Oleksandr Usyk Oozes Class – Beltholder and the world’s #2 cruiserweight Krzystof Glowacki, out of Walcz, Poland, was beaten soundly by a classy Oleksandr Uysk, Kiev, Ukraine, in Gdansk, Poland on Saturday night, Sept. 17. Previewing the fight I supposed that Glowacki was not just a serious step up for the Ukrainian but also a stylistic question mark given the Pole’s status as perhaps boxing’s ultimate ring thug, but there was very little sense that Usyk was in danger.
A puncher with a superb chin and a pressure style that suits his slot-machine physique, Glowacki is also capable of taking the back foot and awaiting aggression before ripping in his own shots, a horrible combination for any prospect, and despite the utter devastation he has wrought at a certain level within the 200lbs division, Usyk remained, until tonight, a prospect, with his slate just 9-0 (plus a storied amateur career) coming in. Glowacki, who destroyed Marco Huck and outpointed Steve Cunningham in his last two fights, was also unbeaten at bell, his standing a more rounded 26-0.
Pre-fight, Usyk looked his relaxed self, a smile and a wink painted upon his face as Glowacki glowered and smarted in his corner. The fight opened exactly as expected, Usyk floating and looking as Glowacki tried and failed to land trailing body-shots, but he did manage a dig inside for all that he was out-jabbed. In the second the Pole had his bulk bent over his front knee, looking, perhaps, to spring a trap or execute a rush; Usyk continued to push the jab but Glowacki perhaps did enough to take the round, and I had a sense that neither man had shown able to inflict his style or plan completely upon the other as late as the fourth.
In this, I was likely mistaken. Usyk had established his jab, the range, and more importantly identified Glowacki’s range. By virtue only of his boxing naturally, Usyk had actually inhabited the box seat and on my card he did not drop a round after that fourth. He is, shall we say in homage to another wonderful cruiserweight boxer, The Real Deal.
The key is footwork. The key is stamina.
Uysk tossed in a couple of Ali shuffles as the fight reached end. This is fitting. Glowacki, though never less than willing, though never less than desperate in fact to make an impact, looked, at times, leaden. Usyk moves with such carefree nonchalance that I had felt sure he would have to develop a more economical style in order to survive tougher, longer fights as his career began to drill the bedrock of the top ten. Not a bit of it. He was, as the cliché runs, as fresh for the twelfth as he was for the first and that carefree movement defined the fight. More importantly, his engine is absolutely confirmed. If he is to wilt, it will be due to punches, not pressure.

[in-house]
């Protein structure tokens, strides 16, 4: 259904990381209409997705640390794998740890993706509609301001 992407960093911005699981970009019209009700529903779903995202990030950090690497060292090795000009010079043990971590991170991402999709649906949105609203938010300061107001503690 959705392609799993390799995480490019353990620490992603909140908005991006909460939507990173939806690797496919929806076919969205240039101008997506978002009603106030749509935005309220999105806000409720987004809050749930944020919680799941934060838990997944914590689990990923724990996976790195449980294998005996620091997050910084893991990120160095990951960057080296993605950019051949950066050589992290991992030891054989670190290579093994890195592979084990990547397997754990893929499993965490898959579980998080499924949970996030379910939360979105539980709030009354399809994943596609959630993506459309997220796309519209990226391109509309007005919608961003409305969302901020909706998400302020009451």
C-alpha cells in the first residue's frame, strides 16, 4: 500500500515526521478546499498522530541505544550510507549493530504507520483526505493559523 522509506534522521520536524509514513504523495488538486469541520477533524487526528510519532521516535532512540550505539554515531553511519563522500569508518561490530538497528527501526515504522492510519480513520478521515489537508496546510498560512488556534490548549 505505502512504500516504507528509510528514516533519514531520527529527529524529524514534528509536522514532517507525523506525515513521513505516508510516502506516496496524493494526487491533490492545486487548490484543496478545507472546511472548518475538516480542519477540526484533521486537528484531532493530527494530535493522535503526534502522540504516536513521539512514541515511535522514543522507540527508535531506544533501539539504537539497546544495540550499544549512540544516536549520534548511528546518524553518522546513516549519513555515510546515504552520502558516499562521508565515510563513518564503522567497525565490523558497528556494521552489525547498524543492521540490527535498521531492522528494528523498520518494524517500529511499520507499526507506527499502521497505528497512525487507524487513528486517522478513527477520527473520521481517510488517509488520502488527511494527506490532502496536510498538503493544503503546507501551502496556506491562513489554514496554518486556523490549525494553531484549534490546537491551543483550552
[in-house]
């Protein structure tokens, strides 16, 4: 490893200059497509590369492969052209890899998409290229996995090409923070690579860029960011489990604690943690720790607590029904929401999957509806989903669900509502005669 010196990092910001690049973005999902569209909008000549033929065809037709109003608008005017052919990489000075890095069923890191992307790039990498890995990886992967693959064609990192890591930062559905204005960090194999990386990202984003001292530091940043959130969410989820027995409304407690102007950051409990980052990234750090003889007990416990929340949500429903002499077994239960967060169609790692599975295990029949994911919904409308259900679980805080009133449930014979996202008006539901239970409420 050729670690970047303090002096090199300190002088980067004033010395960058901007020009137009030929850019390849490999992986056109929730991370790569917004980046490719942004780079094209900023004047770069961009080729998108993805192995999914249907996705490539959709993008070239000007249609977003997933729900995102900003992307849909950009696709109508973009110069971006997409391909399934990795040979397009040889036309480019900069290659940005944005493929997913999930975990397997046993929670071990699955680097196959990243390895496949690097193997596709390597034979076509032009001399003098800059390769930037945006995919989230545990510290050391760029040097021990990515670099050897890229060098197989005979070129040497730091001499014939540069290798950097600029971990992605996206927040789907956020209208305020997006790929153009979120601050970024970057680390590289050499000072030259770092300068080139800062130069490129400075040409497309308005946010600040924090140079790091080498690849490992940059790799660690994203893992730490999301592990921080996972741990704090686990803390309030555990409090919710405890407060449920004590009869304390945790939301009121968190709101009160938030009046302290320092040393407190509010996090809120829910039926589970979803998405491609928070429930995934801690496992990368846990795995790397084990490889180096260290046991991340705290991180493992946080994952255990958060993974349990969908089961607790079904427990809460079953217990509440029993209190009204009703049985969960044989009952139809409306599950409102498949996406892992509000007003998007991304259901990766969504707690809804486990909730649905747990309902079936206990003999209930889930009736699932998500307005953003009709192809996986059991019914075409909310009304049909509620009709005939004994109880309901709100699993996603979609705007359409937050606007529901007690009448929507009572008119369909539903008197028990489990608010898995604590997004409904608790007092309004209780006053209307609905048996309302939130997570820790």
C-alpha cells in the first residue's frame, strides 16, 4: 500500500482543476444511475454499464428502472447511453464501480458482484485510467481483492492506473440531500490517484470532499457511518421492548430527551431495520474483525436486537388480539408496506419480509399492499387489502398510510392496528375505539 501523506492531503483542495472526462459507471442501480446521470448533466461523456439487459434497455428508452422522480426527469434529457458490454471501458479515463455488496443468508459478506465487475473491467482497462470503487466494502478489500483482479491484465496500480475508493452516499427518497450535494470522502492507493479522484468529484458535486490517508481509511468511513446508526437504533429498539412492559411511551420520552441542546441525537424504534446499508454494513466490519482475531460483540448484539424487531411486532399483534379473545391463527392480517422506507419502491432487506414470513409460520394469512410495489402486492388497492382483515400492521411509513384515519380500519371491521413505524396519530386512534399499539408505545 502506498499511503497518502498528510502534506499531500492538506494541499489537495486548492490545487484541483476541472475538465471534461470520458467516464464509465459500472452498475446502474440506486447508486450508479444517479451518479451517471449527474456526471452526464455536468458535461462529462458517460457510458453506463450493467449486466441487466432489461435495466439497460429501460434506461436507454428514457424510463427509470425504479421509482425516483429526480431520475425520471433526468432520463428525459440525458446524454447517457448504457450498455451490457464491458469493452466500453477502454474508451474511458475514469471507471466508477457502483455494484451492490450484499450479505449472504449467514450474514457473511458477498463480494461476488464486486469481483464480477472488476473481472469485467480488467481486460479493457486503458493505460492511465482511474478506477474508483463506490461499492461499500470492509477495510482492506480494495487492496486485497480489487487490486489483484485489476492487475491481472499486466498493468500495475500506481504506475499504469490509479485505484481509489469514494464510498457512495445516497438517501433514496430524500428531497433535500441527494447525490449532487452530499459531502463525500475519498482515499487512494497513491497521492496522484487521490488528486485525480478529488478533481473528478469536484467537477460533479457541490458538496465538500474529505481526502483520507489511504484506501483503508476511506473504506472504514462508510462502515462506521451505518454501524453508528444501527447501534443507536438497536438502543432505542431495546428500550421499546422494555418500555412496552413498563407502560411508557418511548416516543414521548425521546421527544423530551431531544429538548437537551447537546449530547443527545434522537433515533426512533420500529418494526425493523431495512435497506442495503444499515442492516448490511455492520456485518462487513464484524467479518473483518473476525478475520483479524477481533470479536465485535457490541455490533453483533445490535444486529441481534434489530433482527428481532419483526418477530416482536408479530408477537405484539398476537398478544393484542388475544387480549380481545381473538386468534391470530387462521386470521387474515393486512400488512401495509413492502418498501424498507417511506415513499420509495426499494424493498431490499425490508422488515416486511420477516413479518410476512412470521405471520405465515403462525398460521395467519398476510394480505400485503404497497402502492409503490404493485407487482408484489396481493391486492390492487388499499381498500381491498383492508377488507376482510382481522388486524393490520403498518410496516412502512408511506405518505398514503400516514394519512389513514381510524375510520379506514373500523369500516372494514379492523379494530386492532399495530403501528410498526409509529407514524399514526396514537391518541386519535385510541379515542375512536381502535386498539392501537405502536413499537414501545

So the butterfly is accounted for. What about the bee?
I have compared Usyk to Joe Calzaghe, not in terms of style, but in terms of the punches he throws and lands. Calzaghe sacrificed traditional balance on the altar of offense, allowing him to punch, albeit while coming square, from positions that normally don’t lend themselves to sustained offense, and which allowed him to avoid the reset. Muhammad Ali, on the other hand, threw lightning strikes as his feet graced the canvas before moving off again, leaving his stirred opponent to ponder what it was, exactly, that just hit him. Usyk has elements of both these styles for all that comparisons to either are, for the moment, premature and stylistically inaccurate. He shoe-shines, but when he shoe-shines, he is careful to tuck in a harder punch in with each of his combinations, and when he lands a hard punch he is quick-thinking enough to tag another one on behind it, knowing that his hurt opponent is not likely to be firing back with big shots. One of the key questions I identified in previewing the fight was whether or not Glowacki had the kind of chin that would be equal to this question. Not in the sense of whether or not he could hold the punch – a knockout always seemed unlikely – but as to whether or not he could mount a meaningful attack while being subjected to this type of abuse.
The answer was “no” but the question was a little unfair; the answer will always be “no.” Usyk is so fast-handed that six, seven punch combinations, though naturally uncommon in this rarefied air (Glowacki is a very good fighter – nobody should lose sight of that) were occasionally on display in Poland tonight. Nobody can fight back amid that storm of leather, for all that there might only be true steam on two or three of them.